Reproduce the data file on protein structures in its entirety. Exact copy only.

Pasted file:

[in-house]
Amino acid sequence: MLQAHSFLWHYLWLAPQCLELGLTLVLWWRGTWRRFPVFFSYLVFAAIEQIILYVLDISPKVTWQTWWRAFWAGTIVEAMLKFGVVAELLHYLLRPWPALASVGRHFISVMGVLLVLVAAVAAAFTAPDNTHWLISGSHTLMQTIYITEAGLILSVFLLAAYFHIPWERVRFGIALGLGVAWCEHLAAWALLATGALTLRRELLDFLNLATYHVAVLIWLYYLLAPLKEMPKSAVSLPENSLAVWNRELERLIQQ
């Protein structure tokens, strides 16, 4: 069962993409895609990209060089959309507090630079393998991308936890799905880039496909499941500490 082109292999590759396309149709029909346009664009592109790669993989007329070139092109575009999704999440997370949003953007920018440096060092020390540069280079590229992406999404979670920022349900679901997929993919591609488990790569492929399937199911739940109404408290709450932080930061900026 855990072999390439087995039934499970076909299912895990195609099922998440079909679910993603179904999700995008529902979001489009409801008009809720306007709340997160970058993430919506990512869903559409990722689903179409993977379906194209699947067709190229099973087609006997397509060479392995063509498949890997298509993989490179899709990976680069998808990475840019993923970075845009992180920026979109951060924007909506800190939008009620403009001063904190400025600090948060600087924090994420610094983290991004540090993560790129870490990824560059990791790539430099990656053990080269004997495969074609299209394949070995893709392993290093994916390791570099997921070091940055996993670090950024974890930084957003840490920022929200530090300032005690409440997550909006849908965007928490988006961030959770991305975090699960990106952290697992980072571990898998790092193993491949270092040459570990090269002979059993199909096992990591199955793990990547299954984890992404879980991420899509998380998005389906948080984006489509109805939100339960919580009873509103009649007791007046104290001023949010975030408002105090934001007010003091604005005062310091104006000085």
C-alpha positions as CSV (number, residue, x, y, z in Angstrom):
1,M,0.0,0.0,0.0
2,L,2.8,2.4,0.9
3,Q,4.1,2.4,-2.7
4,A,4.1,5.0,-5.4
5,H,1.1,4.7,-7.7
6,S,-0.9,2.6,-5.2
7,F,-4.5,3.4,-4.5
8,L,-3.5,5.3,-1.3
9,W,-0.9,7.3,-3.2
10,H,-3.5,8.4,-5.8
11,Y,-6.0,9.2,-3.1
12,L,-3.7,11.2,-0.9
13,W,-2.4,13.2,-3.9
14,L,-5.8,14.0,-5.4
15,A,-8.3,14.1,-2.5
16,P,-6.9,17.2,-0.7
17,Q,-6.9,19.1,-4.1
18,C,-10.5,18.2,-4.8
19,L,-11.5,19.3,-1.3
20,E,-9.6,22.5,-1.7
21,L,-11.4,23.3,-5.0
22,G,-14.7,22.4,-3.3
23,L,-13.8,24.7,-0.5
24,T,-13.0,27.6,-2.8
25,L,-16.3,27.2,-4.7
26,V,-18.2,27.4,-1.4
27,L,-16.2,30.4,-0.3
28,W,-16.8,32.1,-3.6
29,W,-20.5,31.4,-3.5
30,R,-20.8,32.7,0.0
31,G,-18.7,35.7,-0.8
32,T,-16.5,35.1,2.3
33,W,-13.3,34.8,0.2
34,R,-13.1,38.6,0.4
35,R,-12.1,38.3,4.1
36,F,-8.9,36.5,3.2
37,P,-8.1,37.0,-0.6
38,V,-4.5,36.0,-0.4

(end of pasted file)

[in-house]
Amino acid sequence: MLQAHSFLWHYLWLAPQCLELGLTLVLWWRGTWRRFPVFFSYLVFAAIEQIILYVLDISPKVTWQTWWRAFWAGTIVEAMLKFGVVAELLHYLLRPWPALASVGRHFISVMGVLLVLVAAVAAAFTAPDNTHWLISGSHTLMQTIYITEAGLILSVFLLAAYFHIPWERVRFGIALGLGVAWCEHLAAWALLATGALTLRRELLDFLNLATYHVAVLIWLYYLLAPLKEMPKSAVSLPENSLAVWNRELERLIQQ
């Protein structure tokens, strides 16, 4: 069962993409895609990209060089959309507090630079393998991308936890799905880039496909499941500490 082109292999590759396309149709029909346009664009592109790669993989007329070139092109575009999704999440997370949003953007920018440096060092020390540069280079590229992406999404979670920022349900679901997929993919591609488990790569492929399937199911739940109404408290709450932080930061900026 855990072999390439087995039934499970076909299912895990195609099922998440079909679910993603179904999700995008529902979001489009409801008009809720306007709340997160970058993430919506990512869903559409990722689903179409993977379906194209699947067709190229099973087609006997397509060479392995063509498949890997298509993989490179899709990976680069998808990475840019993923970075845009992180920026979109951060924007909506800190939008009620403009001063904190400025600090948060600087924090994420610094983290991004540090993560790129870490990824560059990791790539430099990656053990080269004997495969074609299209394949070995893709392993290093994916390791570099997921070091940055996993670090950024974890930084957003840490920022929200530090300032005690409440997550909006849908965007928490988006961030959770991305975090699960990106952290697992980072571990898998790092193993491949270092040459570990090269002979059993199909096992990591199955793990990547299954984890992404879980991420899509998380998005389906948080984006489509109805939100339960919580009873509103009649007791007046104290001023949010975030408002105090934001007010003091604005005062310091104006000085």
C-alpha positions as CSV (number, residue, x, y, z in Angstrom):
1,M,0.0,0.0,0.0
2,L,2.8,2.4,0.9
3,Q,4.1,2.4,-2.7
4,A,4.1,5.0,-5.4
5,H,1.1,4.7,-7.7
6,S,-0.9,2.6,-5.2
7,F,-4.5,3.4,-4.5
8,L,-3.5,5.3,-1.3
9,W,-0.9,7.3,-3.2
10,H,-3.5,8.4,-5.8
11,Y,-6.0,9.2,-3.1
12,L,-3.7,11.2,-0.9
13,W,-2.4,13.2,-3.9
14,L,-5.8,14.0,-5.4
15,A,-8.3,14.1,-2.5
16,P,-6.9,17.2,-0.7
17,Q,-6.9,19.1,-4.1
18,C,-10.5,18.2,-4.8
19,L,-11.5,19.3,-1.3
20,E,-9.6,22.5,-1.7
21,L,-11.4,23.3,-5.0
22,G,-14.7,22.4,-3.3
23,L,-13.8,24.7,-0.5
24,T,-13.0,27.6,-2.8
25,L,-16.3,27.2,-4.7
26,V,-18.2,27.4,-1.4
27,L,-16.2,30.4,-0.3
28,W,-16.8,32.1,-3.6
29,W,-20.5,31.4,-3.5
30,R,-20.8,32.7,0.0
31,G,-18.7,35.7,-0.8
32,T,-16.5,35.1,2.3
33,W,-13.3,34.8,0.2
34,R,-13.1,38.6,0.4
35,R,-12.1,38.3,4.1
36,F,-8.9,36.5,3.2
37,P,-8.1,37.0,-0.6
38,V,-4.5,36.0,-0.4